Keeping pets lowers allergy risk

Posted Apr 8, 2017 by Tim Sandle
Does keeping cats and dogs help to protect children from developing allergies and does it also help to reduce obesity levels? These are the indicators from a new U.S. survey on families that keep pets. The reason comes down to the human microbiome.
A cat called Gizmo
A cat called Gizmo
The study comes from the University of Alberta and the basis is alterations to gut immunity and the microbiome. The microbiome refers to the mix of microorganisms in a given space (in this case the human gut). Various research strands point to the balance between different species, especially so-termed beneficial bacteria, as having a major influence upon human health and disease.
The finding is based on an analysis of fecal samples collected from infants. The samples were assessed as part of a major project called the Canadian Healthy Infant Longitudinal Development study, which has been running for over 20 years. The samples were studied by Dr. Anita Kozyrskyj. The line of inquiry was to understand why children who grow up in homes that have dogs have lower rates of asthma.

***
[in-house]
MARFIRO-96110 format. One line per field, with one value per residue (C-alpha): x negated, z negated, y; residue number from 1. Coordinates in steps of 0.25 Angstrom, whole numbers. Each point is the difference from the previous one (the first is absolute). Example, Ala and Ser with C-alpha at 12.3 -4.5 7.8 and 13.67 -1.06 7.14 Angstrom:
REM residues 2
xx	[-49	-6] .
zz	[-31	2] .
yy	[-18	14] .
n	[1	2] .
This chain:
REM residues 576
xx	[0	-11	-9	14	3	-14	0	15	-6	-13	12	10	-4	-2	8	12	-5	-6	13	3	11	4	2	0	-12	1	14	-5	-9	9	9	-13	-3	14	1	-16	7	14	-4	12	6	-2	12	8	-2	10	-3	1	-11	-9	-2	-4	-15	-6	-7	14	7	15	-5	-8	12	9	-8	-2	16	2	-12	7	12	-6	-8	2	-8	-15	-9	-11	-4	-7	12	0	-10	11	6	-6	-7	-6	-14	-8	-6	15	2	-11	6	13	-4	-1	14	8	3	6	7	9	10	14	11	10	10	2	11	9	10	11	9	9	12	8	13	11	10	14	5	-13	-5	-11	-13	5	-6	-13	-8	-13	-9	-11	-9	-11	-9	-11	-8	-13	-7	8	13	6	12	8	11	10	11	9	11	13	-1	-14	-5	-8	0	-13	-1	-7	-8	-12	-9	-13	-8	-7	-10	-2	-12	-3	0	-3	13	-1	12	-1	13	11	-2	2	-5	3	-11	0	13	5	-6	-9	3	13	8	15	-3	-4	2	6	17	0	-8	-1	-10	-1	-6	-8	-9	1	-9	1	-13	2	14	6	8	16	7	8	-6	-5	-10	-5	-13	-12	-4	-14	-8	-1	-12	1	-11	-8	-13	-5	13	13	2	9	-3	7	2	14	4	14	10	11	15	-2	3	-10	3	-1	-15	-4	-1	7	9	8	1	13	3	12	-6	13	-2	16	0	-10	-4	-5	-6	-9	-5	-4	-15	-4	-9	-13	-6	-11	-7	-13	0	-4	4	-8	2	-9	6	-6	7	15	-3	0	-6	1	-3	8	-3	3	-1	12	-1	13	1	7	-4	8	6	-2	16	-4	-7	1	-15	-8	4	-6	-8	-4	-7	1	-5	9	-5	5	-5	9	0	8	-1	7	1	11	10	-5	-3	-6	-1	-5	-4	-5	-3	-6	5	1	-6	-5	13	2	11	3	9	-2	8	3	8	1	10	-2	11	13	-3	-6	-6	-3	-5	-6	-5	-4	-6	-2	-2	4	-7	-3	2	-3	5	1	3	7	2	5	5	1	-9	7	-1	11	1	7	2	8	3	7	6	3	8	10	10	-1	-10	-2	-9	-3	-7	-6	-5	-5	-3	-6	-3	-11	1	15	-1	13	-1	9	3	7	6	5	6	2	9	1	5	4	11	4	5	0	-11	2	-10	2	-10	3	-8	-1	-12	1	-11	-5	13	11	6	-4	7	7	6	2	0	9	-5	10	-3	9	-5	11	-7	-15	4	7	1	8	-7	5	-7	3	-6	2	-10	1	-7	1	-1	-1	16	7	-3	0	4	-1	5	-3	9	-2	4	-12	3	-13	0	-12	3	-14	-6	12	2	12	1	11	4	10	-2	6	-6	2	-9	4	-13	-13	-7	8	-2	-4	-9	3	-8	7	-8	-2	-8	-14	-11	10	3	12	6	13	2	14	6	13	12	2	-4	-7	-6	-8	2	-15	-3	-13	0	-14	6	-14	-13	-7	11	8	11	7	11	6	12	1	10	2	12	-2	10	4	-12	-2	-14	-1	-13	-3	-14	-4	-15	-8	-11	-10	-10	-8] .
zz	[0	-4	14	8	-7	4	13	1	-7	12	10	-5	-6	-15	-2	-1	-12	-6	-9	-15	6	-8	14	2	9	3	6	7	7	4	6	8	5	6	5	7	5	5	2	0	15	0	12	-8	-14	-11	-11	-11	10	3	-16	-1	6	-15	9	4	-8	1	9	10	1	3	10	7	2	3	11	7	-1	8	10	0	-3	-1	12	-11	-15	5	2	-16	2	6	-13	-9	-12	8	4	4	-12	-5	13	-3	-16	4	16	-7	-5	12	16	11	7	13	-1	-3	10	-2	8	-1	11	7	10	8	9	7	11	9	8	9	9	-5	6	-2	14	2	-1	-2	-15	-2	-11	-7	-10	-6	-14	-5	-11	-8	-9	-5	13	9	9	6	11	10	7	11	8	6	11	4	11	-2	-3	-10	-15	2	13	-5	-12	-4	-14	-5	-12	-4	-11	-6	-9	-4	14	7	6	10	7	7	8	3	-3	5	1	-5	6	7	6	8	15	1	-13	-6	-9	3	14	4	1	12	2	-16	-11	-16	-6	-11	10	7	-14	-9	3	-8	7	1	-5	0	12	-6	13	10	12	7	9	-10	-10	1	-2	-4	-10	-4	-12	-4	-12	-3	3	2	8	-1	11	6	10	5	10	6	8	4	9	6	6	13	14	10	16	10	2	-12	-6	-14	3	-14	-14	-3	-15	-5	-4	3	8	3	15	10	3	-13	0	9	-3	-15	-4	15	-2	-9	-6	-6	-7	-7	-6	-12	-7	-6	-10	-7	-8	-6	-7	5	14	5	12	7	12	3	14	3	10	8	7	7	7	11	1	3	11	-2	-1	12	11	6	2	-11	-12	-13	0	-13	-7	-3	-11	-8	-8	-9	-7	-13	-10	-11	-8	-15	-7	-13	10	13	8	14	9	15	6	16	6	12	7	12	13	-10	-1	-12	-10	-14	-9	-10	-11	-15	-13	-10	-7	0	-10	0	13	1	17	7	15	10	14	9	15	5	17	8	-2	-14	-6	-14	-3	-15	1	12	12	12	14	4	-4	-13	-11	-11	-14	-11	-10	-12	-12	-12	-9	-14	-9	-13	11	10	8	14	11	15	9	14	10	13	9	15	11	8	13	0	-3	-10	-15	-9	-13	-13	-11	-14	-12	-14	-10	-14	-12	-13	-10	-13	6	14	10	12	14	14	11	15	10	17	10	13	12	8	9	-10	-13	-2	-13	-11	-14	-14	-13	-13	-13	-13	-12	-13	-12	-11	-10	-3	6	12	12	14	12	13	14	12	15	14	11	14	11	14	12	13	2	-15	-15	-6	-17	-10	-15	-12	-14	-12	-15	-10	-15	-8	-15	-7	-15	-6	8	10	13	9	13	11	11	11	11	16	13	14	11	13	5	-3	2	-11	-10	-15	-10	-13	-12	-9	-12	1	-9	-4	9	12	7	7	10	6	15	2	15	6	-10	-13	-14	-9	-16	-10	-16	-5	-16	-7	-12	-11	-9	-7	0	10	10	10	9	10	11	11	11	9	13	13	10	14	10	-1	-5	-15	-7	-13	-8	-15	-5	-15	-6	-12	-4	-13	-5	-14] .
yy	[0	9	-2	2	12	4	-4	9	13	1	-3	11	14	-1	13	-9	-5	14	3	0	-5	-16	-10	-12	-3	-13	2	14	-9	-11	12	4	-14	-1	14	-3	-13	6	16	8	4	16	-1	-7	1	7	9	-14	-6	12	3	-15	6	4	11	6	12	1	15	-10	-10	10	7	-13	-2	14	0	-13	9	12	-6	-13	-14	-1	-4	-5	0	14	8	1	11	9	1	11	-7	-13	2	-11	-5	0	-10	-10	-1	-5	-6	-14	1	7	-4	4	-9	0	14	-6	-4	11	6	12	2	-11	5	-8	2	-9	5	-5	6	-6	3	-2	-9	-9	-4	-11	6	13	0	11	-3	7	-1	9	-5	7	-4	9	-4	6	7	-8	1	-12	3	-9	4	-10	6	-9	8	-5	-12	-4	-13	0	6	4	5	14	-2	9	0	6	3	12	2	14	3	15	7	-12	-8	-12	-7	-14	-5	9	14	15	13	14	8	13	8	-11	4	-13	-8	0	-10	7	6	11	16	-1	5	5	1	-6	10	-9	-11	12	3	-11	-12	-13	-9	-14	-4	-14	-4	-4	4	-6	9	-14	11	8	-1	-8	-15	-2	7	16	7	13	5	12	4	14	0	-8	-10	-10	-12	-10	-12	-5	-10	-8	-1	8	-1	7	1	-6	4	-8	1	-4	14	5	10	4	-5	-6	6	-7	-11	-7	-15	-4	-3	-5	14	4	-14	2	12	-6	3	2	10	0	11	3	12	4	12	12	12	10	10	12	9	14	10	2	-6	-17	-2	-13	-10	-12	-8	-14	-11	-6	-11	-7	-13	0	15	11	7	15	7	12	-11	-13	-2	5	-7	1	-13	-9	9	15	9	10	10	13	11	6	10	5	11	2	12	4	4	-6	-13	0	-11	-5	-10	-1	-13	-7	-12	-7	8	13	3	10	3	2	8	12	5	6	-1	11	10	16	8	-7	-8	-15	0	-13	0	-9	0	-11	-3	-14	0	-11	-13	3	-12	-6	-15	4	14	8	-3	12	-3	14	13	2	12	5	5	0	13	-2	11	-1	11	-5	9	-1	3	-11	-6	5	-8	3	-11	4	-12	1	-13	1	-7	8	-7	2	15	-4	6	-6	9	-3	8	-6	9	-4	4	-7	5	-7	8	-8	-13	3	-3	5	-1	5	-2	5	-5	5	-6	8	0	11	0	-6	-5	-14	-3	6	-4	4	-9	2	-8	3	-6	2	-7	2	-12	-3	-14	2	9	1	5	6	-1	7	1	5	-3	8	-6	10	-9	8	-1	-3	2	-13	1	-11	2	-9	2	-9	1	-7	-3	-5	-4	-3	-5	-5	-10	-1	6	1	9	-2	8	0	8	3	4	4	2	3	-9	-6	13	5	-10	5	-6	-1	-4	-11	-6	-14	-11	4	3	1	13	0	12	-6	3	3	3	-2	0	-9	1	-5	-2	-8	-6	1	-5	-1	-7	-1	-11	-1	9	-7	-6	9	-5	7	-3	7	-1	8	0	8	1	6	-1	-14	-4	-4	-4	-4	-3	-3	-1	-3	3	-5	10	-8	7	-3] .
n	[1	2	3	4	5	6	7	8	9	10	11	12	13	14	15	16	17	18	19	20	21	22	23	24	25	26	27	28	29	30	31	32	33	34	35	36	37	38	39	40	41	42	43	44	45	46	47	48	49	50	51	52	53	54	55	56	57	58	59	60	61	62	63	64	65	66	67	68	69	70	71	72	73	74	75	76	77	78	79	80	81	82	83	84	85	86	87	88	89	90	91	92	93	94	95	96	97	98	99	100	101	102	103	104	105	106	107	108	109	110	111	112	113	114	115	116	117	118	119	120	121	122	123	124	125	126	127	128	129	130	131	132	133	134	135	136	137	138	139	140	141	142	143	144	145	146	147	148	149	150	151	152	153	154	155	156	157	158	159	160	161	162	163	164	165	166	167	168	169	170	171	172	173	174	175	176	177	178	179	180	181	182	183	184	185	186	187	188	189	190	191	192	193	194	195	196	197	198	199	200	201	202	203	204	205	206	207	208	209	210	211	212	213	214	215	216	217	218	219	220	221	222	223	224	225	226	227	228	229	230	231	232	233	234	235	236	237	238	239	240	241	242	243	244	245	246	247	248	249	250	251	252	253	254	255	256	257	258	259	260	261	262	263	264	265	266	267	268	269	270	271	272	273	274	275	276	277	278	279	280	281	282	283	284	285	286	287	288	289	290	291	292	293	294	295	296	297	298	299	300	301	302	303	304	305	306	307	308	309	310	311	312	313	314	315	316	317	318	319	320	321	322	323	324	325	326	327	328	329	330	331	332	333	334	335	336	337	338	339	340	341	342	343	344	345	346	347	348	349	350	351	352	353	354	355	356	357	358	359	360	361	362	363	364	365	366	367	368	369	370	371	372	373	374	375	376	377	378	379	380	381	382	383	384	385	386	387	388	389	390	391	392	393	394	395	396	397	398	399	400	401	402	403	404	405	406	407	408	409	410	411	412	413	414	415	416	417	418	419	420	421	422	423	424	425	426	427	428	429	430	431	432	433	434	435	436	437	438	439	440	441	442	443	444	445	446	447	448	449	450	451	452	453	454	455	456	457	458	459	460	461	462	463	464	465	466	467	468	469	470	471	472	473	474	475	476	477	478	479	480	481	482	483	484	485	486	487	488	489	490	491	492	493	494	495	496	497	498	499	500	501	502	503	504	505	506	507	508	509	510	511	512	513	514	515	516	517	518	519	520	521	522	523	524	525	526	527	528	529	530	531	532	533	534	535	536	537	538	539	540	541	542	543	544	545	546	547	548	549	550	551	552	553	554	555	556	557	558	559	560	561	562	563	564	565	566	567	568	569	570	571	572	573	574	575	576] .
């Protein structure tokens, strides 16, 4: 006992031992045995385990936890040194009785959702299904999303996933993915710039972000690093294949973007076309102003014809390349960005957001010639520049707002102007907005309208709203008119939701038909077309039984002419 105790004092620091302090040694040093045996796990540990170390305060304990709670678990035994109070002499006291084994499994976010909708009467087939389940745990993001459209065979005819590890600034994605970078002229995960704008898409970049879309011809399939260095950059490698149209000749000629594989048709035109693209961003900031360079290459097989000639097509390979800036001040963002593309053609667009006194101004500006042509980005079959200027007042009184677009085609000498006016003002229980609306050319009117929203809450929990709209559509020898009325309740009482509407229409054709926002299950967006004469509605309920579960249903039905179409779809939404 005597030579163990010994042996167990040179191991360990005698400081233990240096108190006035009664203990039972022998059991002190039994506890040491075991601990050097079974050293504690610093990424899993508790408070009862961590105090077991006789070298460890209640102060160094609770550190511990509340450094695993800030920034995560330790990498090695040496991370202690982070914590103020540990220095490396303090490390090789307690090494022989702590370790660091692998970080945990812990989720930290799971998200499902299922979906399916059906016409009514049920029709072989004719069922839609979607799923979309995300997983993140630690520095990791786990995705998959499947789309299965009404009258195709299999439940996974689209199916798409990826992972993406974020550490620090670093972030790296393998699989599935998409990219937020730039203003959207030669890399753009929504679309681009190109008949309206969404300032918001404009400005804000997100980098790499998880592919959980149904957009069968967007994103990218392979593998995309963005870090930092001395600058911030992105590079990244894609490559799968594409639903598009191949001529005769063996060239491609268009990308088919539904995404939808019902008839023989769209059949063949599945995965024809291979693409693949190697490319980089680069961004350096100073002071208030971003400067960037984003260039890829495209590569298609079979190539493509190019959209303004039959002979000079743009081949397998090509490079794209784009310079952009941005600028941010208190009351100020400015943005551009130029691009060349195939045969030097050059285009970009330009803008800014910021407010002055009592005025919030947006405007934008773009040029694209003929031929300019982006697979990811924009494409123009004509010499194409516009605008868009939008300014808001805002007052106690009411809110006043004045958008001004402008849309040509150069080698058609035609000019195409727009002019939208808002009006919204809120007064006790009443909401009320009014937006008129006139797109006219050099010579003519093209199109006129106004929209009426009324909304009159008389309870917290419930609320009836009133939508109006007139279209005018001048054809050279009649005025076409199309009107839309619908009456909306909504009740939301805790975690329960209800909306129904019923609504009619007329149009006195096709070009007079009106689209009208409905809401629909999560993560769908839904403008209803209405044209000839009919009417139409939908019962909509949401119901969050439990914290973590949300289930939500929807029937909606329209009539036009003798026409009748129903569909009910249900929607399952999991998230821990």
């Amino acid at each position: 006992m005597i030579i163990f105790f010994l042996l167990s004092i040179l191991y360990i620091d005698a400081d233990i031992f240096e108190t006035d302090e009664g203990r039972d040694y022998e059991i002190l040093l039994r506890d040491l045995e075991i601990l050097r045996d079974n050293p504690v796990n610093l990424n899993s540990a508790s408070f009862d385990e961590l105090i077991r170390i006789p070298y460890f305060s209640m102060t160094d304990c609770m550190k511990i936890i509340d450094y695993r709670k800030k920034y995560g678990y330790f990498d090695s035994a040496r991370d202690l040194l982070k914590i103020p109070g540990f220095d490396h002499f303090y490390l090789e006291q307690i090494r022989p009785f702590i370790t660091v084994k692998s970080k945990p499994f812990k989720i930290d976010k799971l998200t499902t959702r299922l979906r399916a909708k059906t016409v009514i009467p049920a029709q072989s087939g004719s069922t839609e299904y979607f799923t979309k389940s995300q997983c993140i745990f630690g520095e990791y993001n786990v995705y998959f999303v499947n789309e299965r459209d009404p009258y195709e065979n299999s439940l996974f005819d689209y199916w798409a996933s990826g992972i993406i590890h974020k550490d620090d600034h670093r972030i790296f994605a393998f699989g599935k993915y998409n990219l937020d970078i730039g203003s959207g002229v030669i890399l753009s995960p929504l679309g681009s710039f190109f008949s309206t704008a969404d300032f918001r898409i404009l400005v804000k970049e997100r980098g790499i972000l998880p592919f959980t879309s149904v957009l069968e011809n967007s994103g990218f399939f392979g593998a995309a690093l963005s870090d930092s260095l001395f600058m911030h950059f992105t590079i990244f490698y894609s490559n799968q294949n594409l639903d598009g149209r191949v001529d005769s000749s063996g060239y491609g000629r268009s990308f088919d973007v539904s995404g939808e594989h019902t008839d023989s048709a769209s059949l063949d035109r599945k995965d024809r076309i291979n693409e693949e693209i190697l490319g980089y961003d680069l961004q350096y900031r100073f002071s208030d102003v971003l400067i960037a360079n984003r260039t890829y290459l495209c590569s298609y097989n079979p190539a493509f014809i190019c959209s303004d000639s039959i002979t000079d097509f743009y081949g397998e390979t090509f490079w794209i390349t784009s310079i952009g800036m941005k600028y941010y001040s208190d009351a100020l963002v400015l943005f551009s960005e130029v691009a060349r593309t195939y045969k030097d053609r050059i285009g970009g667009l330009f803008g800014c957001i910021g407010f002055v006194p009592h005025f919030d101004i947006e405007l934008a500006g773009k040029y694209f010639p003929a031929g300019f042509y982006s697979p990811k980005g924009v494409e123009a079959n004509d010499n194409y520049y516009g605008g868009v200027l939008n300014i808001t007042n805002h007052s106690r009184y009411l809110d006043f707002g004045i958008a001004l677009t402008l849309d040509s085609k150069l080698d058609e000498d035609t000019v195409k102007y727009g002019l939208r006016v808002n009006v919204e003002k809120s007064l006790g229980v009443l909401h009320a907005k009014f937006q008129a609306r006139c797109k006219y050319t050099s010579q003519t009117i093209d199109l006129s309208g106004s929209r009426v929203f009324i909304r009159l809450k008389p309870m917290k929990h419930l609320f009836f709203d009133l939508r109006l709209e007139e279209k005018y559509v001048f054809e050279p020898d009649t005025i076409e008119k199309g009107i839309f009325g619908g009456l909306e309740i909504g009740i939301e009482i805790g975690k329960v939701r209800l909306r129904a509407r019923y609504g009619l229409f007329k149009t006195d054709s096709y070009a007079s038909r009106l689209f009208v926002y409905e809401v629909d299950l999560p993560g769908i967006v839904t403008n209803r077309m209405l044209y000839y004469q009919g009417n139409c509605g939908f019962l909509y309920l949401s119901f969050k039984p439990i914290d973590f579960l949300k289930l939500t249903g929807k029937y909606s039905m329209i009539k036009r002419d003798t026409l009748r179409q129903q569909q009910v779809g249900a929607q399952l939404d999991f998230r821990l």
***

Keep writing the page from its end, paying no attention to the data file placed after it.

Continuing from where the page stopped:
The reason for the lower asthma rates, which indicates a lower response to allergens, fits in with the hygiene hypothesis. This theory is based on exposure to dirt and bacteria early in life (such as from dog or cat fur and paws) leads to a higher level of immunity at an early age.
With the new research, although there is a benefit from keeping pets, the window of time where this makes a positive contribution is fairly narrow. This means that the effects are greatest if a baby is brought up in a home that already has pets. This is based on tracking the microbial composition of babies three months after birth and then later as infants. It seems that homes with pets leads to infants having a higher level of two bacteria: Ruminococcus and Oscillospira, compared with infants who are raised in homes without pets. The two microbes are linked with reduced childhood allergies and lower rates of obesity.
According to Dr. Kozyrskyj: "The abundance of these two bacteria were increased twofold when there was a pet in the house.” Some of the transfer of the organisms comes directly from the pet and the other part via the mother, including some organisms transferred through the birth process (be that C-section or vaginal delivery).
The research is published in the journal Microbiome, in a paper titled “Exposure to household furry pets influences the gut microbiota of infant at 3–4 months following various birth scenarios.”